President Barack Obama’s recent decision to not enforce the immigration laws in the cases of young people who were brought to the country as children, “do not present a risk to national security or public safety,” and meet certain other criteria is widely assumed to be political ploy intended to shore up support among Hispanic voters. This theory is so widely believed that Obama’s political director, David Plouffe, went on CNN to announce that “this is not a political move.”
The official denial did nothing to allay the suspicions of others, and pretty much confirmed ours, but it is not clear the new policy is a smart political move. There’s a limit to the benefits, and there could very well be a greater cost.
The new policy will likely please some Hispanic voters, but there is no way to calculate how many. Not all Hispanics are eager to open the borders, and those who are probably would have been just as persuaded by the argument that a Republican would likely impose a stricter border security policy than has Obama. What’s more, those Hispanics who do like the new immigration policy might not like it quite enough overcome their disapproval of Obama’s endorsement of same-sex marriage, his war against the Catholic Church, and of course the many policies that have resulted in an economy so lousy that economy that can’t provide enough jobs for the people already here.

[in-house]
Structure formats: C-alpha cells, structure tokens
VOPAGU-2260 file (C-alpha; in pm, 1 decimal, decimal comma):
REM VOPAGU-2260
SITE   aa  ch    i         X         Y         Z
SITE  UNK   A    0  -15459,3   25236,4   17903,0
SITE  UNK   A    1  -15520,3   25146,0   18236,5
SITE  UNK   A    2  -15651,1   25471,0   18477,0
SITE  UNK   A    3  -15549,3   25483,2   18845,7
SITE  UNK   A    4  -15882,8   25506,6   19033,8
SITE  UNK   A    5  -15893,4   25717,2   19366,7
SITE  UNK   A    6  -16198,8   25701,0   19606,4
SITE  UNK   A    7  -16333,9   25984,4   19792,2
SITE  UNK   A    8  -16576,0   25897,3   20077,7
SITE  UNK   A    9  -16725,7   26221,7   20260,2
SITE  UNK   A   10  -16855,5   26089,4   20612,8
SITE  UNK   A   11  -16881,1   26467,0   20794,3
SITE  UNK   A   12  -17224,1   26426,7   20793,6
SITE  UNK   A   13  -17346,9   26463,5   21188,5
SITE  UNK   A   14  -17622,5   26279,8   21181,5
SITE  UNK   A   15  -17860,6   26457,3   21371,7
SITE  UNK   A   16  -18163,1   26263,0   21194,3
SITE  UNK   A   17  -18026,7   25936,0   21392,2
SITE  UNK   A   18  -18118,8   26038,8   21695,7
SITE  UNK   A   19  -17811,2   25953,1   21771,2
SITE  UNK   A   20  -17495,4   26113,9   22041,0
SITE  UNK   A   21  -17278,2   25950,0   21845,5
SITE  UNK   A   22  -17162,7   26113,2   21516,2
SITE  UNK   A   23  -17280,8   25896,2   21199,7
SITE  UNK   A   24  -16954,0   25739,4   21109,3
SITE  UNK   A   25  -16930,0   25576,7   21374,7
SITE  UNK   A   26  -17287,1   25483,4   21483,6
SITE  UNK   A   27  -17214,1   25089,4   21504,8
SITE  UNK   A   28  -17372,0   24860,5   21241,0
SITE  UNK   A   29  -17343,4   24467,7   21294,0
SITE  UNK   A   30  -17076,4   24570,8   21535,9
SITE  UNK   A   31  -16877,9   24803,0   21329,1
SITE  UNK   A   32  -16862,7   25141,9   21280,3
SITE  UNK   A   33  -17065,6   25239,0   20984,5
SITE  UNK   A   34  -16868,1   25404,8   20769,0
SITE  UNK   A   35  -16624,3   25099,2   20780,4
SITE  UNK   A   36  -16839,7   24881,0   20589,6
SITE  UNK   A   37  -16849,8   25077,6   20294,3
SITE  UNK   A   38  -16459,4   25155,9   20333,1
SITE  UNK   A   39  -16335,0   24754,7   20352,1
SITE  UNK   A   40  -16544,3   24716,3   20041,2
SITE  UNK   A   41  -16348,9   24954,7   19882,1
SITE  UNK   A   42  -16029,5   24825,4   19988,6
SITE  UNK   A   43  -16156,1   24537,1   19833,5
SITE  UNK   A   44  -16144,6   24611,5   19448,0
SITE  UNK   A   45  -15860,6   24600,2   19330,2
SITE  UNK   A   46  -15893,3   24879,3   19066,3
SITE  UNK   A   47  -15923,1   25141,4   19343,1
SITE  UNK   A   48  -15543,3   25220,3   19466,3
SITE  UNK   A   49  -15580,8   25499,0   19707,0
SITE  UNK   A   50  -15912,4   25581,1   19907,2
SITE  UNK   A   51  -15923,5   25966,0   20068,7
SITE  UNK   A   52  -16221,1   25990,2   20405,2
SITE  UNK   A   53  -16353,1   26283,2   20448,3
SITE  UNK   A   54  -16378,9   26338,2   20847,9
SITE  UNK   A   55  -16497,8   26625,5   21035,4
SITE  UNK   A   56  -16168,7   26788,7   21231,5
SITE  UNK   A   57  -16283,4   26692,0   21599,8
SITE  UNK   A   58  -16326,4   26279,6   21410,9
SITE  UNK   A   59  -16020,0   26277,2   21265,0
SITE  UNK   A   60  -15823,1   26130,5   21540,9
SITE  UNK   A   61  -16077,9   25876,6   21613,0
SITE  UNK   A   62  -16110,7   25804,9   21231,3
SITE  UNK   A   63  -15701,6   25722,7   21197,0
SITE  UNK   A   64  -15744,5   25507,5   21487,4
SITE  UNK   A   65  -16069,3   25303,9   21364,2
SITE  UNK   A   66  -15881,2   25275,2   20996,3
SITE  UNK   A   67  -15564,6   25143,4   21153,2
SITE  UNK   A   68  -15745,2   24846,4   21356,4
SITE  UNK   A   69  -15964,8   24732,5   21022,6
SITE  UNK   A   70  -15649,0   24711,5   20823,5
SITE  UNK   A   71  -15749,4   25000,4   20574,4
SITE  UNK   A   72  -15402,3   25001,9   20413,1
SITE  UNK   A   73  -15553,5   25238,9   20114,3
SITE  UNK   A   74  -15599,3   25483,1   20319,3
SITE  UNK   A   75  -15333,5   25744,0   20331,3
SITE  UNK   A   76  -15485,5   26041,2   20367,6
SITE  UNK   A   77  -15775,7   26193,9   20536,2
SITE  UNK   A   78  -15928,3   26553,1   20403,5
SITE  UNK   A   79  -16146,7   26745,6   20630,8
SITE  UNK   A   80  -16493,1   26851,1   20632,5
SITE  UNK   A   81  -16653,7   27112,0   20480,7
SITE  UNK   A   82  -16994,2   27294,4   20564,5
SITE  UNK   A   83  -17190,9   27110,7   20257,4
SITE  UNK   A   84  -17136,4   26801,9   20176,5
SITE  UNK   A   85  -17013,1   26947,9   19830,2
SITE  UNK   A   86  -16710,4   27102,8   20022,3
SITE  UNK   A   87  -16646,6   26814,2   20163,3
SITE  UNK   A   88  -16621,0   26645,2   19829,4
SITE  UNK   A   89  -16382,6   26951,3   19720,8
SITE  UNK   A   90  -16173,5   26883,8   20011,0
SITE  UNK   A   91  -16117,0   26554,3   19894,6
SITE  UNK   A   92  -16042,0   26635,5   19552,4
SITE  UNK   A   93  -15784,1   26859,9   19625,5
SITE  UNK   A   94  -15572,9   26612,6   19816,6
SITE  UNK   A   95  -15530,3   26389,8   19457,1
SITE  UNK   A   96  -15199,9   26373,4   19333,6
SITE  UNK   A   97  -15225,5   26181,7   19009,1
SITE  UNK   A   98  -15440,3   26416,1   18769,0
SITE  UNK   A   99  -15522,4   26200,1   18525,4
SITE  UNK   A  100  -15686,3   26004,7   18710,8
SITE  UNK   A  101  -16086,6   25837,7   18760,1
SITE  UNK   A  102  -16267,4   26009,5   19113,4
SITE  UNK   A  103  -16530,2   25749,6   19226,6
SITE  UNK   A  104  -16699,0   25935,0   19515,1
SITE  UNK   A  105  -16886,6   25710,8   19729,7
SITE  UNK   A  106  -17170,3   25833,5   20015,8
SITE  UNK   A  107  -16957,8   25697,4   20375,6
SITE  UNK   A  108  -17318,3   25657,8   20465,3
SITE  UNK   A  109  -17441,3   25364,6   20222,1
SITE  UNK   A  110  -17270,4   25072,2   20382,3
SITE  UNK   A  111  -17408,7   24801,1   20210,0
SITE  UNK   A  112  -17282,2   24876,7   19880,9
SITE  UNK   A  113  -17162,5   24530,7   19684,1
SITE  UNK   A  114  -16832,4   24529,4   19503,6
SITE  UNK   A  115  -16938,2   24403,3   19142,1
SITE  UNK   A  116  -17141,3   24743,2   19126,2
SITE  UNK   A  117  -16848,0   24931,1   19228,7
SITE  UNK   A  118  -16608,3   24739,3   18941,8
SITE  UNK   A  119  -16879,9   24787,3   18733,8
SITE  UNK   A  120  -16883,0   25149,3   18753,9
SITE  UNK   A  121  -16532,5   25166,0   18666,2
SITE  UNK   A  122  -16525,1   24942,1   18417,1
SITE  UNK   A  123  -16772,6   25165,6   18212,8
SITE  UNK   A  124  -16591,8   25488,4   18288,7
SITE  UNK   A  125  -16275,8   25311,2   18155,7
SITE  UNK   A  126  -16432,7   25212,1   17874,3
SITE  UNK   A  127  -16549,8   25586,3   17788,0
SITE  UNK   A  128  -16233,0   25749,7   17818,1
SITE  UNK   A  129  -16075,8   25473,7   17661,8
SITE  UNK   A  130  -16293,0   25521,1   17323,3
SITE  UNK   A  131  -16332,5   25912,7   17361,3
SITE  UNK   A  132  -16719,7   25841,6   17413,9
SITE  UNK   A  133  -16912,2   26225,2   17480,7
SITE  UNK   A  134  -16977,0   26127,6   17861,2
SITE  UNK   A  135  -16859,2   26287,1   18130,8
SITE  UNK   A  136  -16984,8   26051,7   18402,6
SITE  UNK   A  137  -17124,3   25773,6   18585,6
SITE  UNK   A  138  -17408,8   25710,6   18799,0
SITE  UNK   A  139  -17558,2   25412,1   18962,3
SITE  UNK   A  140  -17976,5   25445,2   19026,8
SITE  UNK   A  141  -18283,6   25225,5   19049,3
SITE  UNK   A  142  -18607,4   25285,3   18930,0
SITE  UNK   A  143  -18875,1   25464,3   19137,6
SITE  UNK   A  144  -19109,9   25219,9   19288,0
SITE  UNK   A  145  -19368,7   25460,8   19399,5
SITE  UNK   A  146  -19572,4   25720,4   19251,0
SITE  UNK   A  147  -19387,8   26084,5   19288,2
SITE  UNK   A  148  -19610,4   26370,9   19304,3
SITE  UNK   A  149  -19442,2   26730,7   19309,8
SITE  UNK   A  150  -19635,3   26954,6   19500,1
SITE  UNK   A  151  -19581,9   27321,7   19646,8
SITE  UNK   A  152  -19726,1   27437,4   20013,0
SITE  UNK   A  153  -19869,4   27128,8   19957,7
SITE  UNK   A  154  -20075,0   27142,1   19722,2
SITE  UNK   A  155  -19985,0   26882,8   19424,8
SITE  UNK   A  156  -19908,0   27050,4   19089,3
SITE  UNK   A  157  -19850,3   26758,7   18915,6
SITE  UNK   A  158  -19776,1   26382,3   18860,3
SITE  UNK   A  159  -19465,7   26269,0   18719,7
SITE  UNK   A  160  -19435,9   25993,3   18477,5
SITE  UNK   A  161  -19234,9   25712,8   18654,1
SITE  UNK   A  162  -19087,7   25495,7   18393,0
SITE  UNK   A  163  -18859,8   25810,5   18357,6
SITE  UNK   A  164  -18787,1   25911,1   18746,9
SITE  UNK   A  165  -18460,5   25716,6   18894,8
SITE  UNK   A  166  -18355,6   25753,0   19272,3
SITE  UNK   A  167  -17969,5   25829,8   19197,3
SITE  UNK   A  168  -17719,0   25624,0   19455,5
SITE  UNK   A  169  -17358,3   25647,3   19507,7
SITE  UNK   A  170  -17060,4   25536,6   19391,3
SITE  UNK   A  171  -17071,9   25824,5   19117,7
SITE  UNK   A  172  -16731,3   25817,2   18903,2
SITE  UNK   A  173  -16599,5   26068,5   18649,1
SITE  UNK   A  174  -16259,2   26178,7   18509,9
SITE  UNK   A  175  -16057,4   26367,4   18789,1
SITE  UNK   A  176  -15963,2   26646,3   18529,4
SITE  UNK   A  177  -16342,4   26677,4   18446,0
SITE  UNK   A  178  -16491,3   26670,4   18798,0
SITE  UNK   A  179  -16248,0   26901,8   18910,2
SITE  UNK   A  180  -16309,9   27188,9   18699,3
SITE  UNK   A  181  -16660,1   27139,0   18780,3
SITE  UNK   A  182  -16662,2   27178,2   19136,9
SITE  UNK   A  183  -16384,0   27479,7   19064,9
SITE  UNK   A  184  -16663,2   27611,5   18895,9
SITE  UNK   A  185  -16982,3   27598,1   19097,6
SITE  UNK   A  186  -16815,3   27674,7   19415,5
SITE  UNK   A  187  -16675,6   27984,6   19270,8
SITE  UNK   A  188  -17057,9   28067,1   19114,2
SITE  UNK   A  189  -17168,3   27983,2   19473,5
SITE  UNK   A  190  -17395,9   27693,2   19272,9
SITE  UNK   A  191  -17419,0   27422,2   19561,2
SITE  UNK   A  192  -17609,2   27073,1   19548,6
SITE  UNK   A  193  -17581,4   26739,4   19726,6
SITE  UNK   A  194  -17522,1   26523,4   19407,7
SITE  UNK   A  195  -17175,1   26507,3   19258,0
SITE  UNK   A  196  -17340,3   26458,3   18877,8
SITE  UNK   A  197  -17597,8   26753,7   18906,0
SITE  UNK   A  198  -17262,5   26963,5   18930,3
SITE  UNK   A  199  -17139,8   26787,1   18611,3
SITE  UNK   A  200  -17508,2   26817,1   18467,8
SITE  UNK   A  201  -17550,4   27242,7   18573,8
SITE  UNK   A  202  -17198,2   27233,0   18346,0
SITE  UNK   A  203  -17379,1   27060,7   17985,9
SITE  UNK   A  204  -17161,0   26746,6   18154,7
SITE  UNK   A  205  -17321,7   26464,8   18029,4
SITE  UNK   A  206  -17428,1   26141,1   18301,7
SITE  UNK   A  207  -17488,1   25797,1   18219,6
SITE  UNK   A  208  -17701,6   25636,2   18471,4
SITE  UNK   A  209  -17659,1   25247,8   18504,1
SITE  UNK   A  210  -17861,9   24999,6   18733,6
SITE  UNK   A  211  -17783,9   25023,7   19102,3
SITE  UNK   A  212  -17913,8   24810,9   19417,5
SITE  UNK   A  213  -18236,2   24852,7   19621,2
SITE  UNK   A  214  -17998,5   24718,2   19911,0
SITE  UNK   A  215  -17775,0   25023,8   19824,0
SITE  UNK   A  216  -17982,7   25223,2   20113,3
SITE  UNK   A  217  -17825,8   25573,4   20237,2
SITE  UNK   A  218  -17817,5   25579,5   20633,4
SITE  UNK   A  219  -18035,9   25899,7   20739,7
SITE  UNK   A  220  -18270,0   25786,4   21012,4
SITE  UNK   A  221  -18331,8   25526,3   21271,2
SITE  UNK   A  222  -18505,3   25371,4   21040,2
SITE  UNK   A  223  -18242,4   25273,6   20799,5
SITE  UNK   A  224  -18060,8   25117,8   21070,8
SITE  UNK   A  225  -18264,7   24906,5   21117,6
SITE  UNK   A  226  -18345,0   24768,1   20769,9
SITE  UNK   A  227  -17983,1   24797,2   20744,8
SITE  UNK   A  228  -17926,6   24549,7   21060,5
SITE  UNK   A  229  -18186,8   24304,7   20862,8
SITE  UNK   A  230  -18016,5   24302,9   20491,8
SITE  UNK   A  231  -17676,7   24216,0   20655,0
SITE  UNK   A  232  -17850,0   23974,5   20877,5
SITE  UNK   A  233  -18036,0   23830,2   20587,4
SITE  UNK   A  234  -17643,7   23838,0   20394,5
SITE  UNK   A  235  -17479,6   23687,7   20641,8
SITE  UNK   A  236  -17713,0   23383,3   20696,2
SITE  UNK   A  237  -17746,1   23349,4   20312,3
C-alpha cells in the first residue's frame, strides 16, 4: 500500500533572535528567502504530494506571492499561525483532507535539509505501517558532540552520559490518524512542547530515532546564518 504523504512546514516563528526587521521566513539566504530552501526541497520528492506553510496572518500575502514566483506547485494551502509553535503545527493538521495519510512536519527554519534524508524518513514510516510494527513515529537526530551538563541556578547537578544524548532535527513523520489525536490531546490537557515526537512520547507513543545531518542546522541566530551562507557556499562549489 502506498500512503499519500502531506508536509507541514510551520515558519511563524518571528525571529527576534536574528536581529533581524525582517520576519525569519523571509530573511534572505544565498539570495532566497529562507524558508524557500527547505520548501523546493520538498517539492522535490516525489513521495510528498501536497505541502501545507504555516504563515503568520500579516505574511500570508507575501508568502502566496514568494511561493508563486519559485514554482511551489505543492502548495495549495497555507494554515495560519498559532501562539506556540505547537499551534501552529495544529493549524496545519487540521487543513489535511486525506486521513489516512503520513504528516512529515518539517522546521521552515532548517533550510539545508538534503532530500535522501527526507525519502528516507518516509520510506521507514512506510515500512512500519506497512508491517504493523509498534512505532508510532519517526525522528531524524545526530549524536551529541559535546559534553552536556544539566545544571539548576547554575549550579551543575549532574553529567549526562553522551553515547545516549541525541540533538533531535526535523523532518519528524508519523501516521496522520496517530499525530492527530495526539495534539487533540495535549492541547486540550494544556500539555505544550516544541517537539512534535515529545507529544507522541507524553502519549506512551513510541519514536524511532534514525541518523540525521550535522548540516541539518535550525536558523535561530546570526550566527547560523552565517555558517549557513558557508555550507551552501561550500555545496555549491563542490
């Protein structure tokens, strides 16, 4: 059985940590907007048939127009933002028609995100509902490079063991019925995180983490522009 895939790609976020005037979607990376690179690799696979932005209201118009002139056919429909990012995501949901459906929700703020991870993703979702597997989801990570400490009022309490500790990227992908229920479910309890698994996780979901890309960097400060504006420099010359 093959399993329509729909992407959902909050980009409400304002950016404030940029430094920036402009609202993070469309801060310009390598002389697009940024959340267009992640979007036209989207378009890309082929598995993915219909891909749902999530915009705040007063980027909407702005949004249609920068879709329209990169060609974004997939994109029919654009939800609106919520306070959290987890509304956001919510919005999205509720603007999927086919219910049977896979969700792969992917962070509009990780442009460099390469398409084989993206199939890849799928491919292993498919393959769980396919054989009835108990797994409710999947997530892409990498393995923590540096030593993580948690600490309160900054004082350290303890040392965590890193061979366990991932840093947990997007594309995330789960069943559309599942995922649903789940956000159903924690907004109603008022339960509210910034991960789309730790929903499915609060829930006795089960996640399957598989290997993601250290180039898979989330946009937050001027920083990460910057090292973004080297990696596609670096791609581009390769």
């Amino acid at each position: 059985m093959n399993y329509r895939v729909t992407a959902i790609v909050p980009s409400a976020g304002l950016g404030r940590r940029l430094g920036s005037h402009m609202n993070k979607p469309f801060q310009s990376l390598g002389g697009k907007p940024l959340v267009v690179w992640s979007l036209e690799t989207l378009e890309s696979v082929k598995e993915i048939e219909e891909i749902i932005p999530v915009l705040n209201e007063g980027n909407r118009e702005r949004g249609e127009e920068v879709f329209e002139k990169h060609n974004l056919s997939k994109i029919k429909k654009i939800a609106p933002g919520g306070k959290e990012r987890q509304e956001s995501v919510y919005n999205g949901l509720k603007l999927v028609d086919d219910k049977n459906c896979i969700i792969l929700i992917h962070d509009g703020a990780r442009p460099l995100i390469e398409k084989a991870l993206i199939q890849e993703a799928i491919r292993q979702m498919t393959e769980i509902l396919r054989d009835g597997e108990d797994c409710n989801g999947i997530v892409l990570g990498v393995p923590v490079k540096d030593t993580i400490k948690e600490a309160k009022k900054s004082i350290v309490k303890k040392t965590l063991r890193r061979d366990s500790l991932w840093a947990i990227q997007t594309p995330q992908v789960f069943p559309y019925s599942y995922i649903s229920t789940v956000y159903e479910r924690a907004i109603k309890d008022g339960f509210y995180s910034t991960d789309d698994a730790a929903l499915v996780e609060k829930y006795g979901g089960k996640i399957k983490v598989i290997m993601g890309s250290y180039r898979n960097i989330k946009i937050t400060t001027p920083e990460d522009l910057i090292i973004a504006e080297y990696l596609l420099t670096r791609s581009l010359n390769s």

Hispanics aren’t the only segment of America worried about the persistently and extremely high unemployment rate, of course, nor will they be the only ones to wonder how allowing an extra million or young people to join the job will affect that unhappy situation. Even the editors and reporters of the Washington Post, who would much prefer to be writing about Mitt Romney’s high school bully days, are wondering how the extra workers are going to affect the “aspirations of legal Americans.” The high-income, highly educated voters that once supported Obama won’t feel threatened by the cheaper labor of young illegal immigrants, but neither are they so enthusiastic about illegal immigration that the new will policy will provide a reason to ignore their this gives them no reason to overcome their other newfound objections to his tax proposals and other economic ideas. The lower-income voters who previously voted for Obama, especially the black and youth blocs, will have yet another reason to stay home.
— Bud Norman